Unlawful discrimination is prohibited by the University. The University's Nondiscrimination and Anti-harassment Policy emphasizes that both students and employees are entitled to an educational and work environment free from all forms of unlawful discrimination, including harassment and retaliation. If you believe you are being discriminated against on the basis of your race, color, religion, sex, national origin, age, disability, sexual orientation, or gender identity, you should contact the University's Office of Institutional Equity (OIE). That office can assist you in determining whether you wish to file a complaint and, if so, what the investigation process entails. There are time limits to filing complaints both internally and externally so you won’t want to delay.
If you are a student and your concern involves another student, you may contact the Dean of Students Office either instead of, or in addition to, contacting OIE.
Q. I've just received a copy of a charge of discrimination from the U.S. Equal Employment Opportunity Commission (EEOC) or the Arizona Civil Rights Division (ACRD). Now what do I do?
First contact the Office of the General Counsel (OGC) and make arrangements to get the copy of the discrimination charge to our Office right away. Because it is important to keep the charge allegations as confidential as possible, do not have discussions with others about this charge until you have spoken with OGC first. We will advise you on what steps, if any, to take next. If you receive any calls from anyone other than our Office about the EEOC or ACRD charge allegations, please refer those calls to OGC and let us know you've done so.
No additional information at this time.
Q. Can the University accept donations?
Yes. Gifts to the University are deductible from income for federal tax purposes, under Section 170 of the Internal Revenue Code.
Q. I just received a memo telling me to preserve electronic documents and other evidence related to something called "electronic discovery" – what is electronic discovery?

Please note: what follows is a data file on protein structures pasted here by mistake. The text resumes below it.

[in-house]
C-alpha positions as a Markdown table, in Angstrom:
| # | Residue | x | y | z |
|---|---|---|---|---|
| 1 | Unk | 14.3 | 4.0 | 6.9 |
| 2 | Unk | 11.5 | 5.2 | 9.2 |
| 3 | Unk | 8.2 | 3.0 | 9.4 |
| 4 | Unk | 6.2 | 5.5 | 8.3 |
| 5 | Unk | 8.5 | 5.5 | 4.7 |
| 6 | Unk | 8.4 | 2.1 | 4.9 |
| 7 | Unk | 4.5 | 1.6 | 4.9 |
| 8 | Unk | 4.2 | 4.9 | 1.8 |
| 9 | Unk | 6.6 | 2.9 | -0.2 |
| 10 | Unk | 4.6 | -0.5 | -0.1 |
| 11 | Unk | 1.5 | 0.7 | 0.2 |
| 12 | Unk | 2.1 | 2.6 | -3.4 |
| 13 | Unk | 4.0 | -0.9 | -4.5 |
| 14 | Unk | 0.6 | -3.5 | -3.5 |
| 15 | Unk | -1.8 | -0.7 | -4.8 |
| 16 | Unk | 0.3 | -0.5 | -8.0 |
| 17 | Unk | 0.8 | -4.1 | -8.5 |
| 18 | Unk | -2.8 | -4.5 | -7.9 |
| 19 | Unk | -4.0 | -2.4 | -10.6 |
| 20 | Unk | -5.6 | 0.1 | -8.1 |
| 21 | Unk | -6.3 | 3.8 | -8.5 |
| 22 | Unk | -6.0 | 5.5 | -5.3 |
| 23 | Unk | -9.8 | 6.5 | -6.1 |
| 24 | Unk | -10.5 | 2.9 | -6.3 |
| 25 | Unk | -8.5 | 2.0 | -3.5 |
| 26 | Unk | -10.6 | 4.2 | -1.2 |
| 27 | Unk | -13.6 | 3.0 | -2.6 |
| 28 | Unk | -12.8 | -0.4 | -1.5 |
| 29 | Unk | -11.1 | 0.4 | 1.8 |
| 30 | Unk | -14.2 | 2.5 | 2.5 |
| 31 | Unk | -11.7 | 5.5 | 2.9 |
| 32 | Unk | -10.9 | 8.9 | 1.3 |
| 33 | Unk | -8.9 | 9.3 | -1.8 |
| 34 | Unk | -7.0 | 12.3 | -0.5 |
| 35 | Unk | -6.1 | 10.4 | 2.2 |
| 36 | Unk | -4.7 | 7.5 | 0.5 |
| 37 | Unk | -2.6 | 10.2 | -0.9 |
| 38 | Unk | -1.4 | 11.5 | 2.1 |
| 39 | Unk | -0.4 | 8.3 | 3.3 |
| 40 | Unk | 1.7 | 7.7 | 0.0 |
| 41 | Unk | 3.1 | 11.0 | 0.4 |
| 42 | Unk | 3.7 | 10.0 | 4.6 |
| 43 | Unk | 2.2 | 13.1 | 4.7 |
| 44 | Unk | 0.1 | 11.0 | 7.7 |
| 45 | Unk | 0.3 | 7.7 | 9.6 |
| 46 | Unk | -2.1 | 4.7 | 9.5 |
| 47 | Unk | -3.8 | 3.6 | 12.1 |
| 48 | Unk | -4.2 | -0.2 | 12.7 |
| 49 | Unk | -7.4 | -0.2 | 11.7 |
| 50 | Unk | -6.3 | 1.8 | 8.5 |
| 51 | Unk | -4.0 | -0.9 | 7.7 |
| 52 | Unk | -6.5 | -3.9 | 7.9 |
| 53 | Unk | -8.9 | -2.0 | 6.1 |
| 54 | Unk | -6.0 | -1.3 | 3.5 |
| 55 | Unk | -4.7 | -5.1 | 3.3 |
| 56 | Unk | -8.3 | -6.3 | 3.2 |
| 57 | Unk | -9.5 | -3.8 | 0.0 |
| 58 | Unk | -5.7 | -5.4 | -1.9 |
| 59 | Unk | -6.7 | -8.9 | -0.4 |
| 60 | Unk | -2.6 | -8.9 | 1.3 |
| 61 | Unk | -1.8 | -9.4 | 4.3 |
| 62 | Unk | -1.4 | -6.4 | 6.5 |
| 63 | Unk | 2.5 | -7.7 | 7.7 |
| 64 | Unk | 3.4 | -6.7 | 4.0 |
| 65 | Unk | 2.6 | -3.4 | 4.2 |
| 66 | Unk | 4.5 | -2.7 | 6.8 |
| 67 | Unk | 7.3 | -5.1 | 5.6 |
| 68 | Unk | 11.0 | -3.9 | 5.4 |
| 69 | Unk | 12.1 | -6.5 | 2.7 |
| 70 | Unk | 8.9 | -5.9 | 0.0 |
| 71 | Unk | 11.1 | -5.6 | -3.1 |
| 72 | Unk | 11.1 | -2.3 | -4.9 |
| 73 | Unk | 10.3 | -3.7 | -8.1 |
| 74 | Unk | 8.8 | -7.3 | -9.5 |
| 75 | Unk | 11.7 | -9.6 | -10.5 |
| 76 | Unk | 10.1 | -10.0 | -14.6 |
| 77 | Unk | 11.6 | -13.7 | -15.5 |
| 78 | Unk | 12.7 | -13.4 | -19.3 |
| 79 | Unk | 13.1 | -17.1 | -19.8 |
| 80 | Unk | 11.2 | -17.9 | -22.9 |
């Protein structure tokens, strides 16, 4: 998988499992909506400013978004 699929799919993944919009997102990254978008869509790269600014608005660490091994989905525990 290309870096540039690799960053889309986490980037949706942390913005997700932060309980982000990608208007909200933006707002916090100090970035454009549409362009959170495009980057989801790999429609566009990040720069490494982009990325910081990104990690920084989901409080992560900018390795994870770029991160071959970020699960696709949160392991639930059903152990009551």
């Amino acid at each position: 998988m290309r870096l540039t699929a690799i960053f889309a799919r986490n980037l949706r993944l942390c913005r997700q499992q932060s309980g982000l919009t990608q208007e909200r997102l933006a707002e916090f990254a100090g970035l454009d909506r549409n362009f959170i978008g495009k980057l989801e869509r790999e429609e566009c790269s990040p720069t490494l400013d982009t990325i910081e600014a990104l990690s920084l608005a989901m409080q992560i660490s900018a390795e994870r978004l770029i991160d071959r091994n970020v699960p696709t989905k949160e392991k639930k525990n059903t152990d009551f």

Electronic discovery involves electronic data that must be secured by employees responsible for such data. Once a lawsuit has been filed against the University (or a charge filed with an administrative agency), or if it is reasonably anticipated that a lawsuit may be brought (or a charge filed), the University and all of its faculty and staff members are now under a legal duty to preserve all evidence, whether hard copy or electronic, that might become relevant to the lawsuit. "Discovery" is the process by which relevant information is exchanged between parties in a lawsuit, usually through the production of documents and the taking of depositions. Effective December 1, 2006, amendments to the Federal Rules of Civil Procedure expressly extended rules generally applicable to documentary discovery to electronic records.
Q. What is an electronic signature?
An "electronic signature" (an "electronic sound, symbol or process" that is used by an individual or entity "with the intent to sign" an electronic document) generally has the same legal validity as a written signature on a physical document. However, electronic signatures on behalf of the University must comply with policies established by the Arizona Secretary of State, and must meet the standards of the Government Information Technology Agency ("GITA").
Q. Should I call your Office if I have a question about free speech and assembly?
The Office of the General Counsel will give legal advice to Deans, Directors and Department Heads on what speech or assembly is protected by the First Amendment and what is not. If you are not a Dean, Director or Department Head, please consult with your supervisor before contacting the Office of the General Counsel.
Q. I am a new supervisor – how do I learn more about the University’s recruiting, hiring and termination practices?
The University of Arizona's Human Resources (HR) Department contains a wealth of information to assist you in your new role. Contact an Organizational Consultant at HR's Consulting Services to get the advice you need to successfully grow in your leadership capacity.
No additional information at this time.
Q. What is intellectual property?
Intellectual Property may include data, technical and other information, identifiers, works of authorship, inventions and discoveries subject to protection by any or all forms of patents, copyrights, tangible research property, trademarks, and trade secrets whether or not they were, are or will be so protected under state or federal statutory and common law, or corresponding international law.